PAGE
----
Article Highlights

  • AU Westpac consumer sentiment up by 2.3% vs. 0.1% uptick in January
  • AU new motor vehicle sales up by 0.6% vs. 0.1% previous
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The dollar gave back some of its gains from the previous session, as Yellen’s hawkishness translated to risk appetite during the Asian forex trading session.

Major Events:

Australia’s economic releases – Australia’s Westpac consumer confidence clocked in at 99.6 for the month of February, which is 2.3% higher than its January reading.

The measure of family finances compared to a year ago popped up by 4.0%, while family finances over the next 12 months inched 1.1% higher. Meanwhile, expectations for economic outlook over the next 12 months rose by 2.8% and the assessment of economic conditions in the next 5 years improved by 1.6%.

Overall, the release supported the notion that better employment numbers are translating to consumers getting more confident about loosening their purse strings.

A separate report showed that new motor vehicle sales also inched 0.3% higher in December after falling by 0.6% in November. A closer look tells us that sales for passenger vehicles declined by 0.2%, sports utility vehicles fell by 1.0%, and sales for other vehicles gained 0.3%.

Kuroda defends the BOJ’s programs – Bank of Japan (BOJ) Governor Haruhiko Kuroda was under the spotlight today when he appeared before the Diet to talk about the BOJ’s monetary policy programme.

The central bank head honcho wasted no time telling us that the BOJ is nowhere near done stimulating the economy. Specifically, he said that:

“Inflation remains distant from our 2 percent target, so it’s appropriate to continue with our powerful monetary easing to achieve the target at the earliest date possible.”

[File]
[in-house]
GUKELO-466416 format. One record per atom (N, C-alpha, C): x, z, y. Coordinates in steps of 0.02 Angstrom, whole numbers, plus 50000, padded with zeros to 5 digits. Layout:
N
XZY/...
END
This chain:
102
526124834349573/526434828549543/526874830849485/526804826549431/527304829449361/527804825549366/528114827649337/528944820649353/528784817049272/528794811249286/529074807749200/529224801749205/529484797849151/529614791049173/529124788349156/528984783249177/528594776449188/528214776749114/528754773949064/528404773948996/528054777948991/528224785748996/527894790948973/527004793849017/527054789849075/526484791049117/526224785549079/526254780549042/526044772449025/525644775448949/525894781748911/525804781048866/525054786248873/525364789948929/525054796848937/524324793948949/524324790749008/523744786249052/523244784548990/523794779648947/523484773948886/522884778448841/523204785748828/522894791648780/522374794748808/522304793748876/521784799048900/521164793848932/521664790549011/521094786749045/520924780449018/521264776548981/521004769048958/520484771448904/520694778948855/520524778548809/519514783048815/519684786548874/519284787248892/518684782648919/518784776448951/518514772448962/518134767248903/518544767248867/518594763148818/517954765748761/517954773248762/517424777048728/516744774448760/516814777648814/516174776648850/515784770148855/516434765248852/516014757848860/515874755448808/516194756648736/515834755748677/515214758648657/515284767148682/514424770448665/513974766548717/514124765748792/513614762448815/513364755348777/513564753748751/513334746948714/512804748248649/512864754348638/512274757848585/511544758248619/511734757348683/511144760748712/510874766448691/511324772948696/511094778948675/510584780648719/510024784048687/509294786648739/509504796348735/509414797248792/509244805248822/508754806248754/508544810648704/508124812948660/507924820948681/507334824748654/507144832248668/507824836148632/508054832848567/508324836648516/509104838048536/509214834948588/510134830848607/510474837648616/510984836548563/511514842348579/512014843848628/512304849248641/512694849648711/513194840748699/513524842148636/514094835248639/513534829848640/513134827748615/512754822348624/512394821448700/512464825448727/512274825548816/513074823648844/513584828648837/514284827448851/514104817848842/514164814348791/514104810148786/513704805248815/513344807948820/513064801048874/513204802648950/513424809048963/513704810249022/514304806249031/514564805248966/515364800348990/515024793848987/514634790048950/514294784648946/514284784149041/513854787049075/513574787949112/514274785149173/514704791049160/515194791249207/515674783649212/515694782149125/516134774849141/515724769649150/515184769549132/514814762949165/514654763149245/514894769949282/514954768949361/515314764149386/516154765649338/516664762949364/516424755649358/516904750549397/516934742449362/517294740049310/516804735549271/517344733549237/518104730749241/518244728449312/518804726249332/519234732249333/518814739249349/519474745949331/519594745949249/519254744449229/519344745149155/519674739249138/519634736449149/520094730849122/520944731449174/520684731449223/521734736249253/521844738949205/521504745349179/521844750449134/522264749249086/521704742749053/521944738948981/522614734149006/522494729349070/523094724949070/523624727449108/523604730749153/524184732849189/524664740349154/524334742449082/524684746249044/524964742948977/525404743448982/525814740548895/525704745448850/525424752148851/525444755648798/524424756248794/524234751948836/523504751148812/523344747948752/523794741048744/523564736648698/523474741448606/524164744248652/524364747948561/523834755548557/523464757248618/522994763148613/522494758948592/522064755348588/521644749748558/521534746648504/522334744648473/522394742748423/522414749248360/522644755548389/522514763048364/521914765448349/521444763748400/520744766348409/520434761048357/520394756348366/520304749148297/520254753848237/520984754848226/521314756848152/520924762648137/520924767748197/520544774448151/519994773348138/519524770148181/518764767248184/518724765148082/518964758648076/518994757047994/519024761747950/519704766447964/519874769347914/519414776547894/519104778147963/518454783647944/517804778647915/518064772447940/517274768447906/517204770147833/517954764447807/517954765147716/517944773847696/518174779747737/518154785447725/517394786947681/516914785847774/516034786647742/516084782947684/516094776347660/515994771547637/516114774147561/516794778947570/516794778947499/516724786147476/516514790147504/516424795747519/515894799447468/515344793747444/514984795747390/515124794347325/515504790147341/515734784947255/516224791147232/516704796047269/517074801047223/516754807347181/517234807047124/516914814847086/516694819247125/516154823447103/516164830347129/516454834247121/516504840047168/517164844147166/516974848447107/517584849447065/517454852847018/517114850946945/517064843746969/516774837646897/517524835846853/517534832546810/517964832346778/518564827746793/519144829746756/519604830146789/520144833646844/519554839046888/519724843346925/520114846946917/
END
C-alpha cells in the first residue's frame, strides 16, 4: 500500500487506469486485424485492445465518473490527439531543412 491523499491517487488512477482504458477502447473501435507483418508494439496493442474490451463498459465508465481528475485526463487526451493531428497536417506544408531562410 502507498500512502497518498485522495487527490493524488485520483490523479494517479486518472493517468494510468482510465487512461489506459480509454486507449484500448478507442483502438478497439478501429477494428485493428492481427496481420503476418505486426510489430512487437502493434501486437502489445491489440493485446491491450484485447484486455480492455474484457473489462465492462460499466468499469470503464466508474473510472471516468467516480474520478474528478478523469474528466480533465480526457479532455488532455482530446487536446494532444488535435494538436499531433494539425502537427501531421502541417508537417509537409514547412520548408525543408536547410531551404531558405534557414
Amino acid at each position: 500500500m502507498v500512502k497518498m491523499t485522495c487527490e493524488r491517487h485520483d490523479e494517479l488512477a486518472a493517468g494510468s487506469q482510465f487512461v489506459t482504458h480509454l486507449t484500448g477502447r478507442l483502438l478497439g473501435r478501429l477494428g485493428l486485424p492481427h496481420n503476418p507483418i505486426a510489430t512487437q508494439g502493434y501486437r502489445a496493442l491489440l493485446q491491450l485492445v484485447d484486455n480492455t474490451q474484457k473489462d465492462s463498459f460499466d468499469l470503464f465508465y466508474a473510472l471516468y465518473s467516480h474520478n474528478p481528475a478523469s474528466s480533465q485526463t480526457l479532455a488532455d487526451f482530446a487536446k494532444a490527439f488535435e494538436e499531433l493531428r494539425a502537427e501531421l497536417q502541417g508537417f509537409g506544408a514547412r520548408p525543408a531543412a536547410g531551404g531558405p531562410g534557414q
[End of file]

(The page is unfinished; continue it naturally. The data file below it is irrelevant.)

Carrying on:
If you recall, he and his gang are aiming to drag Japanese government bond yields “close to zero” to help steer investors into investing in higher-yielding assets. Interestingly, Kuroda also took the opportunity to defend its currency interventions, saying that they’re abiding by a G7 and G20 agreement to use monetary policy solely for the domestic purpose of achieving price stability.

Overall risk appetite – The Asian bourses logged in gains after Janet Yellen’s stint in Senate. If you recall, the Fed’s head honcho highlighted Uncle Sam’s improvements in growth and employment and generally hinted that the Fed is on track to raise its rates multiple times this year.

The Nikkei is up by 1.09% and Australia’s ASX 200 is up by 0.93% while the Shanghai index is up by 0.31% and Hang Seng shot up by 1.26%.

Major Market Movers:

USD – Overall risk appetite and a lack of follow through from yesterday’s dollar rally weighed on the low-yielding currency against its major counterparts.

EUR/USD is up by 10 pips (+0.10%) to 1.0584, USD/CHF slipped by 11 pips (-0.11%) to 1.0059, and AUD/USD popped up by 26 pips (+0.34%) to .7677.

Watch Out For:

  • 10:30 am GMT: U.K. employment reports (unemployment rate, average earnings, claimant count change). Read Forex Gump’s trading guide on the event!
  • 11:00 am GMT: Euro Zone trade balance (22.5B EUR expected, 22.7B EUR previous)

See also:

U.S. Session Recap
London Session Recap

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